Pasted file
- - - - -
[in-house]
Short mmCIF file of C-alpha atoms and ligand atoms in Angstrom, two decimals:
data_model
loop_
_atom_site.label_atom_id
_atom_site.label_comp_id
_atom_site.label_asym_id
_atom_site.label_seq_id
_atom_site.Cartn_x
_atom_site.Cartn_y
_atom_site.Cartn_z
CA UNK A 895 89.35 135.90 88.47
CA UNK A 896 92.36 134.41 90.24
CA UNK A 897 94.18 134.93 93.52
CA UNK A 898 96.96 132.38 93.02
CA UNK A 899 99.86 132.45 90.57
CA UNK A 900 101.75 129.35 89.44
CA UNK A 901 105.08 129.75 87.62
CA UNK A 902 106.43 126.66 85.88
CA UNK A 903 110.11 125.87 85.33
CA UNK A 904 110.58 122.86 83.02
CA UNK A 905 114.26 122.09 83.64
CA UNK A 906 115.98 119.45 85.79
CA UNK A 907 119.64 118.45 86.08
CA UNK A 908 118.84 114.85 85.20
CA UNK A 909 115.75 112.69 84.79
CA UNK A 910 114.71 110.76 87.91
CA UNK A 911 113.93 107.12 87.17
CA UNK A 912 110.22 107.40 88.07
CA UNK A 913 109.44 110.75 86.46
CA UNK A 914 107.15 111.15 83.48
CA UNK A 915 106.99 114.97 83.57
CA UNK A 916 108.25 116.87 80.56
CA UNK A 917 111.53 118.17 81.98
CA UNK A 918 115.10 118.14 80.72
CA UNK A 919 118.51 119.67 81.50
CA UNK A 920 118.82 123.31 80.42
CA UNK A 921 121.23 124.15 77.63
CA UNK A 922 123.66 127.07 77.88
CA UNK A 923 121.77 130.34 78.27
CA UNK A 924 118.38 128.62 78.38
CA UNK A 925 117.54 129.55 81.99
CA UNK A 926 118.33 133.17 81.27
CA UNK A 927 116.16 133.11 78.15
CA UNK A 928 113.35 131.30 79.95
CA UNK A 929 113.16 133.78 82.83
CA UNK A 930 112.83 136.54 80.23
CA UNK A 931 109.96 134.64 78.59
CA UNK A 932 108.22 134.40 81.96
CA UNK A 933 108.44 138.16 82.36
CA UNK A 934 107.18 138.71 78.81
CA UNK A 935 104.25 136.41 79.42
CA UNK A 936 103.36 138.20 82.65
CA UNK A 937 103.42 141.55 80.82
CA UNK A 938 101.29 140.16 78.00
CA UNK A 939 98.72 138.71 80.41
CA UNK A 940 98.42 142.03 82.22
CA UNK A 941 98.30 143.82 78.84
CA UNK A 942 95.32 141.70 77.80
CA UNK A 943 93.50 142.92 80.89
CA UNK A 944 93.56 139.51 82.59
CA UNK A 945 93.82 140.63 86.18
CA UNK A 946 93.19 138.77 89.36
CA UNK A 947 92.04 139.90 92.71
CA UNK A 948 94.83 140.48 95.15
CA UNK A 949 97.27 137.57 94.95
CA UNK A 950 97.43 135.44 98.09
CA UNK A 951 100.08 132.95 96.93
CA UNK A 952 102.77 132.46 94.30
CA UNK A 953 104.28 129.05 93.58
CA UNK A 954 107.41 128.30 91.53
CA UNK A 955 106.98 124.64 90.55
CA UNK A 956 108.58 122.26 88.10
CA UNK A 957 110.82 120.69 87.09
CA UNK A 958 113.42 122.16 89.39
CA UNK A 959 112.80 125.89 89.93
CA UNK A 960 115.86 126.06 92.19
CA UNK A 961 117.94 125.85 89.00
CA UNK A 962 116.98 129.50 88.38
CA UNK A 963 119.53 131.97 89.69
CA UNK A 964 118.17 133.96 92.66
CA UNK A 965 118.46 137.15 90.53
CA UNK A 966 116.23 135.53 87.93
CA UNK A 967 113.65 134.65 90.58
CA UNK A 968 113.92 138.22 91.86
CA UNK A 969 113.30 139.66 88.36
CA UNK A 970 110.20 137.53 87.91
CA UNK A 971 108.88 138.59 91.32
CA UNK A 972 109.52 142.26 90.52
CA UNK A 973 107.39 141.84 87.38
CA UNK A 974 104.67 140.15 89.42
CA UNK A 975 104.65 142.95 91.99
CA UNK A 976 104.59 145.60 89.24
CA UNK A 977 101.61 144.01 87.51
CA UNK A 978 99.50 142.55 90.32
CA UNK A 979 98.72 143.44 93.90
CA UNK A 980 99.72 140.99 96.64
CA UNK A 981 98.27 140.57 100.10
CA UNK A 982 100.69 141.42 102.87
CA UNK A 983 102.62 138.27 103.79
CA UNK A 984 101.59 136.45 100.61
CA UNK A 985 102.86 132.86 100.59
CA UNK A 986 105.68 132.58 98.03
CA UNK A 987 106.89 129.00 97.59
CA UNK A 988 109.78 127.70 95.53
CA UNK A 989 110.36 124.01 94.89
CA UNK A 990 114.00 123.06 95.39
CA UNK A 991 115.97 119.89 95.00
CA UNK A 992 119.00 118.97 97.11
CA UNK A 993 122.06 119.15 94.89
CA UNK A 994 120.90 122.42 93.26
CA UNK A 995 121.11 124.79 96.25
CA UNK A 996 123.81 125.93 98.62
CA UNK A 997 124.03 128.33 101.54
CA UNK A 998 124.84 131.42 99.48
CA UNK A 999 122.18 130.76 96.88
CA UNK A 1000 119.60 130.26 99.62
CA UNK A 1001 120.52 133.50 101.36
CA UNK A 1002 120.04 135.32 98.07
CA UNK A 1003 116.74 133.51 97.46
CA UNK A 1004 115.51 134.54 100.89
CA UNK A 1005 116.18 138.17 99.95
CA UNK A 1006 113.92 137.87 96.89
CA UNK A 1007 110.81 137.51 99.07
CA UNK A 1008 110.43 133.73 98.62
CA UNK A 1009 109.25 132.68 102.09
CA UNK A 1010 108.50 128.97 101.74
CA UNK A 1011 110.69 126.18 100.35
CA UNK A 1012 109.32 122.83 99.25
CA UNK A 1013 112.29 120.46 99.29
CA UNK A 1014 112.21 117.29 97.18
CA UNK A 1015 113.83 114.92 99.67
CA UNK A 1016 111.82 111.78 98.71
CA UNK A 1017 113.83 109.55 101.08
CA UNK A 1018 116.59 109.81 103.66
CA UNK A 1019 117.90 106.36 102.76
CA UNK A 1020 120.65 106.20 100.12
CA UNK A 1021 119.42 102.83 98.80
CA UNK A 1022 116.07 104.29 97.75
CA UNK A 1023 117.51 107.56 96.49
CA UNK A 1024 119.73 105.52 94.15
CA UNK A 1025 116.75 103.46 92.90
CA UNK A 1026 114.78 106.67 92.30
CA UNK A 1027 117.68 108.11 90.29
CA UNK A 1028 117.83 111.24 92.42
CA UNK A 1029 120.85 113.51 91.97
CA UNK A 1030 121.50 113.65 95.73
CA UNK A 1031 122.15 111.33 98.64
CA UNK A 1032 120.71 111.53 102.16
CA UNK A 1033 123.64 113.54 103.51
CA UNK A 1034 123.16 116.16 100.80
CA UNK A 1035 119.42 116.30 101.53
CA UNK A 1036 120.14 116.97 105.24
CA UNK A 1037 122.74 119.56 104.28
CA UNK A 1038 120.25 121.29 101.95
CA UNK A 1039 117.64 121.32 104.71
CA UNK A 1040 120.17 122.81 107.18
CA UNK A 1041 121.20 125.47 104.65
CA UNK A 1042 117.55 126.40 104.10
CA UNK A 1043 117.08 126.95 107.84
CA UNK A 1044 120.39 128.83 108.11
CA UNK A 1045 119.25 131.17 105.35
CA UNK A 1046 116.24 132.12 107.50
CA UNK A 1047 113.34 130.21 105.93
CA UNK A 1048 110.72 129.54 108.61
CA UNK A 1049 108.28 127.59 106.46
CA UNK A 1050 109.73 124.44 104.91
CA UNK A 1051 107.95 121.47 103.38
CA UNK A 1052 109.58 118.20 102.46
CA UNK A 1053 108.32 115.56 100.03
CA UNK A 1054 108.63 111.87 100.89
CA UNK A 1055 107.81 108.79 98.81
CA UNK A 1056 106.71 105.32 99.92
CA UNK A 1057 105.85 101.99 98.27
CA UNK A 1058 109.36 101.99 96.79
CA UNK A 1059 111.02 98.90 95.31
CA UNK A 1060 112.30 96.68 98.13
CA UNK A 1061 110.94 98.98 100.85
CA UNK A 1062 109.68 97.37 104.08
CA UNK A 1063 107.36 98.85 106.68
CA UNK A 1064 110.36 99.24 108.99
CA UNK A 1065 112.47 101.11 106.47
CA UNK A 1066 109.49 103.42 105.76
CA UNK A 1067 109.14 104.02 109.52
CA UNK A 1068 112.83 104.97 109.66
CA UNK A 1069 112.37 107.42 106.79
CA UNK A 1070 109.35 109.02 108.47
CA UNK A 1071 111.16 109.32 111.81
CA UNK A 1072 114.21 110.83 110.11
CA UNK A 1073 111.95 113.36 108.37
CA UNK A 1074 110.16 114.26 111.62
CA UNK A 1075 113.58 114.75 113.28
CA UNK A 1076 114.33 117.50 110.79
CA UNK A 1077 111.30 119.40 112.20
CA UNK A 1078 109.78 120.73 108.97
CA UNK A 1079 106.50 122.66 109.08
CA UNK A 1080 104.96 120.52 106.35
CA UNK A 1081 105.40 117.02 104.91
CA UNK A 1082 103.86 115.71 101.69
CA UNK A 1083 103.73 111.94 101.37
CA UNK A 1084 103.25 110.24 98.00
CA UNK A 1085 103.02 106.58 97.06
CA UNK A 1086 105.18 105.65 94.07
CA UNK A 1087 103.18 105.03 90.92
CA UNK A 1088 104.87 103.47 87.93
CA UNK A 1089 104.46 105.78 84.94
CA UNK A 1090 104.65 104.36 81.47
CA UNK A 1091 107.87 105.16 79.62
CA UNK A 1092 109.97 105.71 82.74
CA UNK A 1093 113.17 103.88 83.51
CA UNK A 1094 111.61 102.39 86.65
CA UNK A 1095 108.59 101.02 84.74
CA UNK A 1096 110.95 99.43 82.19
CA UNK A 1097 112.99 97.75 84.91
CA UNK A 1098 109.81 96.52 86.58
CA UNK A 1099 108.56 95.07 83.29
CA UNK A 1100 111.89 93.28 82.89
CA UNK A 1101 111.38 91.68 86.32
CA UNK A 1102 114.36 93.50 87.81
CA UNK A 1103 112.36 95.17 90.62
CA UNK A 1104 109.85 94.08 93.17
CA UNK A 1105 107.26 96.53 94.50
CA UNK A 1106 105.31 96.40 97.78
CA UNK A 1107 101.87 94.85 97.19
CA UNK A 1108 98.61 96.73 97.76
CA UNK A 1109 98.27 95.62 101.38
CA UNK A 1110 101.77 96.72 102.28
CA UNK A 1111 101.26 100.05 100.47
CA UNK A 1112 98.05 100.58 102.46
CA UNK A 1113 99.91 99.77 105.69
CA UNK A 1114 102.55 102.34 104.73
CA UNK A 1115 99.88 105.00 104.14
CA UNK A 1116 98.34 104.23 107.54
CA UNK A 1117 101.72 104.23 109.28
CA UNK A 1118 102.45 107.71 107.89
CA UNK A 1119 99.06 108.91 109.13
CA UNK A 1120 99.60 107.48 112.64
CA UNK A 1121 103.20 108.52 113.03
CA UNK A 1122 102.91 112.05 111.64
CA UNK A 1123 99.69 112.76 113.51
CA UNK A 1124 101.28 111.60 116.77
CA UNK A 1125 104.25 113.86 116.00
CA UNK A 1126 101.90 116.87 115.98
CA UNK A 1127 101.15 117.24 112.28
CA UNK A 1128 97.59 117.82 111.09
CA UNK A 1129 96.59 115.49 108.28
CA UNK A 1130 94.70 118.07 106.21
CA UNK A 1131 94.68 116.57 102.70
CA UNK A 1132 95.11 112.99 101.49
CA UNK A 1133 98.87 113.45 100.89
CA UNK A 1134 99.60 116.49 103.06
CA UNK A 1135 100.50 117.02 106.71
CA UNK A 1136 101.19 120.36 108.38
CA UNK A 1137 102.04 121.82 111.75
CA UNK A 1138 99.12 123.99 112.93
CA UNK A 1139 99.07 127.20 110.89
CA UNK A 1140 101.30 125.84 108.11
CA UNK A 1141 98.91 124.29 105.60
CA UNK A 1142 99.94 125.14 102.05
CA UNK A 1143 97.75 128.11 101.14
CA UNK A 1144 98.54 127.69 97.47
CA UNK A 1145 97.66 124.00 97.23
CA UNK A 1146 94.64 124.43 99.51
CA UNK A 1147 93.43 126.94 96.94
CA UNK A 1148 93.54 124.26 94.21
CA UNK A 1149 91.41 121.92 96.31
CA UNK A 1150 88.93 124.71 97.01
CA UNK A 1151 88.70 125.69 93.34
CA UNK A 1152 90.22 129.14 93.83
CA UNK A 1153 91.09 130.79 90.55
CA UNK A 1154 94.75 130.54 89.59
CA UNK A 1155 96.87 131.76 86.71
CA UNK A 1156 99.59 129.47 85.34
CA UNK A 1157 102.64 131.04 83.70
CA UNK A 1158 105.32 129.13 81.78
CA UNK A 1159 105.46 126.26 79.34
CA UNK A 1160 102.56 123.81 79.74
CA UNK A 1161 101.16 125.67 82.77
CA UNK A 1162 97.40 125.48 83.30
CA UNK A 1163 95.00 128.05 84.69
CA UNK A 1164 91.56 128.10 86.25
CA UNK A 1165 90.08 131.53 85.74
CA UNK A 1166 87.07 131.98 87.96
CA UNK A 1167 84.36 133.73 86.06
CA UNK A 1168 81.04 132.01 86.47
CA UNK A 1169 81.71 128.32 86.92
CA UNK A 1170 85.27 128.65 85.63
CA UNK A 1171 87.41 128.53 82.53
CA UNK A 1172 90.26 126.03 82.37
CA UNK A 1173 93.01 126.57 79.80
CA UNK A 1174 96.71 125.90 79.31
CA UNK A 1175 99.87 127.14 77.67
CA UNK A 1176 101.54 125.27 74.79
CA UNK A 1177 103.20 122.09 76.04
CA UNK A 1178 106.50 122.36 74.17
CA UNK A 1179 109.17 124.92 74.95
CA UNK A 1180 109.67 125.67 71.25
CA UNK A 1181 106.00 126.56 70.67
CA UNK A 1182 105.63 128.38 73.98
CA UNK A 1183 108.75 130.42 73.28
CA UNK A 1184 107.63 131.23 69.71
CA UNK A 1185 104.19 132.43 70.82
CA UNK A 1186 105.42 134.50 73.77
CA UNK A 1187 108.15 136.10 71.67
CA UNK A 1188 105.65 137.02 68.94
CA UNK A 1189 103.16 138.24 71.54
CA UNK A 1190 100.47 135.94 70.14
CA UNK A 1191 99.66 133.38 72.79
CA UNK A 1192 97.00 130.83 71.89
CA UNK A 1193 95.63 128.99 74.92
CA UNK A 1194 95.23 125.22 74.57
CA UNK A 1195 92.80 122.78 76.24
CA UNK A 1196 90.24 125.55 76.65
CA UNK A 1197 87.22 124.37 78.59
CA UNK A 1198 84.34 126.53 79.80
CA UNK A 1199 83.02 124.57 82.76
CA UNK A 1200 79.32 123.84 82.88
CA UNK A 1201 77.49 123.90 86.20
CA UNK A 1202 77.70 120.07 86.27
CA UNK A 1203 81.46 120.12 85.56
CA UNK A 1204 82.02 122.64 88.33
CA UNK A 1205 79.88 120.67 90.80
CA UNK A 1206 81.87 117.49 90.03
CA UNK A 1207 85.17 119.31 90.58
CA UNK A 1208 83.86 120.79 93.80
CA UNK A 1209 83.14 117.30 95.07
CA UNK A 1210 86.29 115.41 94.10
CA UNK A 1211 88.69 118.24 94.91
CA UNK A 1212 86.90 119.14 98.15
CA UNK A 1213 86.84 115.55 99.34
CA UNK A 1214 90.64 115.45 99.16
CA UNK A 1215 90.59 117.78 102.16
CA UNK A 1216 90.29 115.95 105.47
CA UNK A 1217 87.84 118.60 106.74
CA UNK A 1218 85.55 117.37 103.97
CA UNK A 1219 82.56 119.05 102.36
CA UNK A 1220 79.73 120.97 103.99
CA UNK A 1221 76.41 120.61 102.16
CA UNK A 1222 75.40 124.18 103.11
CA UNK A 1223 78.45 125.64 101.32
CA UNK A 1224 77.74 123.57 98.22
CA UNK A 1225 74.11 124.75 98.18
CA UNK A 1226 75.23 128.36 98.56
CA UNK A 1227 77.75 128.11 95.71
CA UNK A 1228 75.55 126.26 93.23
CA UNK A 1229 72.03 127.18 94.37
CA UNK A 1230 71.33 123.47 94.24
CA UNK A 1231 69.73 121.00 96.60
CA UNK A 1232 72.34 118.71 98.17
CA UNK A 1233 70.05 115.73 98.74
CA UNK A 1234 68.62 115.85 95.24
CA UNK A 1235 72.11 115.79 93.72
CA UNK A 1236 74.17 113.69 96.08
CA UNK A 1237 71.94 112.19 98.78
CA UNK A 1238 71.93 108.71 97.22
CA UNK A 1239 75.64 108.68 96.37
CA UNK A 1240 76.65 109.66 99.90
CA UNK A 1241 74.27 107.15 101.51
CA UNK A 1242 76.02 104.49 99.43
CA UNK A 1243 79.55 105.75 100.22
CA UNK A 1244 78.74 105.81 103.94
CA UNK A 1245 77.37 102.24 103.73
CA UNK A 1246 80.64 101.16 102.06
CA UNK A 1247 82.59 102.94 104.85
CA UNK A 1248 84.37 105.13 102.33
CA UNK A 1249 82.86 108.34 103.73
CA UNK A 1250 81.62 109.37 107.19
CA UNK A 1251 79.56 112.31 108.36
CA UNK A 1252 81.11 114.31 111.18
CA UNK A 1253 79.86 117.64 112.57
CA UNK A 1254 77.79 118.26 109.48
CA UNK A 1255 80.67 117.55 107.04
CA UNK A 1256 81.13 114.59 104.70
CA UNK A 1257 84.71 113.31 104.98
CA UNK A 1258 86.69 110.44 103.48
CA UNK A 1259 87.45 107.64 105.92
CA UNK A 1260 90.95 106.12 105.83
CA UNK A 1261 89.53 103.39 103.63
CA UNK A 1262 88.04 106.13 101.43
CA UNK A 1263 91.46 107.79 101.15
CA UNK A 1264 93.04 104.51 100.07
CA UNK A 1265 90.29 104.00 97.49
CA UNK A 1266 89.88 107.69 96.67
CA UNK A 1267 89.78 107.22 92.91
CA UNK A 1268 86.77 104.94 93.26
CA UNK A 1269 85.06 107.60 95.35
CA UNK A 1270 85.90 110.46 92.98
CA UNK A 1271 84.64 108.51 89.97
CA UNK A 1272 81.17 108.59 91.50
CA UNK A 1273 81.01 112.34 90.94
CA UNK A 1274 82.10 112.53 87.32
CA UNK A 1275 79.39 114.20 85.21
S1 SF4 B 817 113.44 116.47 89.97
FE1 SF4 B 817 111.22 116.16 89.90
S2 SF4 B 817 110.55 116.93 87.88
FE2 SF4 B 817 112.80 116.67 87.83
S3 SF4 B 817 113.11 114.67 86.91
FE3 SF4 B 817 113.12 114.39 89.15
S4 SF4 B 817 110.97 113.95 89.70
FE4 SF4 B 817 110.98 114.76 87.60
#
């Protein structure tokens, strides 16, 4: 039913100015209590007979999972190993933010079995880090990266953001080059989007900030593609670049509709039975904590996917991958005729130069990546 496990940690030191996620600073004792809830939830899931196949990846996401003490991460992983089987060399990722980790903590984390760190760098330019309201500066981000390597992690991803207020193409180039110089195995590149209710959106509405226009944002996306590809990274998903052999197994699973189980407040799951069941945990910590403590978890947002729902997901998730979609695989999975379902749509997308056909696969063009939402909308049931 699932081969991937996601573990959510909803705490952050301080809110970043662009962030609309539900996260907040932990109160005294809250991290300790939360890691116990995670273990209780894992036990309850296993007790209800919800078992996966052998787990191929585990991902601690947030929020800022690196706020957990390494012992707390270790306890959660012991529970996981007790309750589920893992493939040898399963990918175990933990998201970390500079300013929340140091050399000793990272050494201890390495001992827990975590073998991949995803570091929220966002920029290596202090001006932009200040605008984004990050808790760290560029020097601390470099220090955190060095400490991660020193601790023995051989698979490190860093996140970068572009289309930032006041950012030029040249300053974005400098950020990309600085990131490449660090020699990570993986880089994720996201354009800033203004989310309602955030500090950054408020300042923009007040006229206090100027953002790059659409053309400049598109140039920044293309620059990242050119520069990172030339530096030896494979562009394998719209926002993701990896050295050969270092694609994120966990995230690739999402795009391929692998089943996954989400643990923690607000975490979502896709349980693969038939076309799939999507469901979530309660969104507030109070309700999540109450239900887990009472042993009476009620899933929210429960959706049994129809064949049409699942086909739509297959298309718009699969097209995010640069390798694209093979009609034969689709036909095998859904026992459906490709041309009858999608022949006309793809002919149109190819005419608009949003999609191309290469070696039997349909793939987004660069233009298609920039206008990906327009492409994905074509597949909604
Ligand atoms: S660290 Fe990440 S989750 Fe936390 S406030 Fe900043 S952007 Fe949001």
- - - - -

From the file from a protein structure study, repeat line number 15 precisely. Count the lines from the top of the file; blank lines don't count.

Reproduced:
CA UNK A 898 96.96 132.38 93.02